As of 2015, the federal government recognizes 566 Indian tribes, including the Sitka tribe of Alaska, Blue Lake Ranchiera of California and Kaw Nation of Oklahoma. Alaska houses the most recognized tribes, with California following close behind. A majority of states have fewer than five tribes or none at all.
The Narragansett is Rhode Island's only federally recognized tribe. The first documented contact with tribe members occurred in 1524. Historically, Narragansett became known for its fighting style, offering protection to the state's smaller tribes. Tribal members continue to hold monthly meetings and recognize traditional celebrations.
The federal government recognizes two Wyoming tribes, the Shoshone and the Arapaho. The Arapaho classify themselves as Plains Indians and speak a version of the Algonquin language. The Treaty of 1851 awarded land to the tribe, expanding over four states. The government took back the land with the Treaty of 1868. The tribe now shares land with the Shoshone on Wyoming's Wind River Reservation.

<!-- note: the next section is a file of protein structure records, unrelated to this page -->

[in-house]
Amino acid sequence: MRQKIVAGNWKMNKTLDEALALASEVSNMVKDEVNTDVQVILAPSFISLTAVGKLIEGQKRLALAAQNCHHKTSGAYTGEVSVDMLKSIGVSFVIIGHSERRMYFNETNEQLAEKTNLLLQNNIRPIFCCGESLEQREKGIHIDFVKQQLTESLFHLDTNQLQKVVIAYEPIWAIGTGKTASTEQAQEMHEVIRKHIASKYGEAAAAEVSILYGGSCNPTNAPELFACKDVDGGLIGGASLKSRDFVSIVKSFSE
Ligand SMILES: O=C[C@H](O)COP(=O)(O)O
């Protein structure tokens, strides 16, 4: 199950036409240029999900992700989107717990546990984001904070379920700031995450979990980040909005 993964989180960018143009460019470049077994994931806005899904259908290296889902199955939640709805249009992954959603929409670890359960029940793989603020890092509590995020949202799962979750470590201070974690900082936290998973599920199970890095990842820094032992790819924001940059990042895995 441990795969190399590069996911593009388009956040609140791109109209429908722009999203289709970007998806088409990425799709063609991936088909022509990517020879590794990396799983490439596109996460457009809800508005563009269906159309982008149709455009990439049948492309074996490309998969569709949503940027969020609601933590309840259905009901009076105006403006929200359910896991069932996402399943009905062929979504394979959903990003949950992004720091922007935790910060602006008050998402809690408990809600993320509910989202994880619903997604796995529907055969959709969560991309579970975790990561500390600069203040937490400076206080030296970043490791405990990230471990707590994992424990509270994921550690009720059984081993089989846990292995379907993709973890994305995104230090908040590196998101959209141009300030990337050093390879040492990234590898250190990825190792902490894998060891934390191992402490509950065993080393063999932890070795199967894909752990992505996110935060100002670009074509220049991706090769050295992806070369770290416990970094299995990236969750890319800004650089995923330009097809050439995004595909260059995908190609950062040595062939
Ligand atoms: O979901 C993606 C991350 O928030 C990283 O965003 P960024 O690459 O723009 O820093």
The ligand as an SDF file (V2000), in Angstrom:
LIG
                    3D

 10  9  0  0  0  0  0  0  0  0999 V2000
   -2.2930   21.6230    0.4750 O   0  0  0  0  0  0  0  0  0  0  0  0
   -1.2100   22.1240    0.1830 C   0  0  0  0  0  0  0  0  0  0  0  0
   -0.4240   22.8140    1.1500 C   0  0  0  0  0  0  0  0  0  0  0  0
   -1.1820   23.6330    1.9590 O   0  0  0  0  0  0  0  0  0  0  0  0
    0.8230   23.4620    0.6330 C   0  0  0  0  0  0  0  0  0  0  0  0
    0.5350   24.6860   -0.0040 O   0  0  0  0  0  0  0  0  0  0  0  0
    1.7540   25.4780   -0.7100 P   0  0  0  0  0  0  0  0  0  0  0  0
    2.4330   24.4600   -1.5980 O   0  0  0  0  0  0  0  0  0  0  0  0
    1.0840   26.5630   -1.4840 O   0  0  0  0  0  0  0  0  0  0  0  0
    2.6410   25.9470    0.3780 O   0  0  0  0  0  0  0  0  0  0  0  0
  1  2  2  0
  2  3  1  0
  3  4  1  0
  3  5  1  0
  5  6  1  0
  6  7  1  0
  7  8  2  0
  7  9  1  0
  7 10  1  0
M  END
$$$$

The Aroostook Band of Micmacs gained federal recognition in November of 1991. Located in Maine, the tribe includes more than 1240 members. They call themselves the "Wabanki" which means People of the Daybreak. The tribe produces popular baskets, using ash wood and split cedar with added wooden decorations.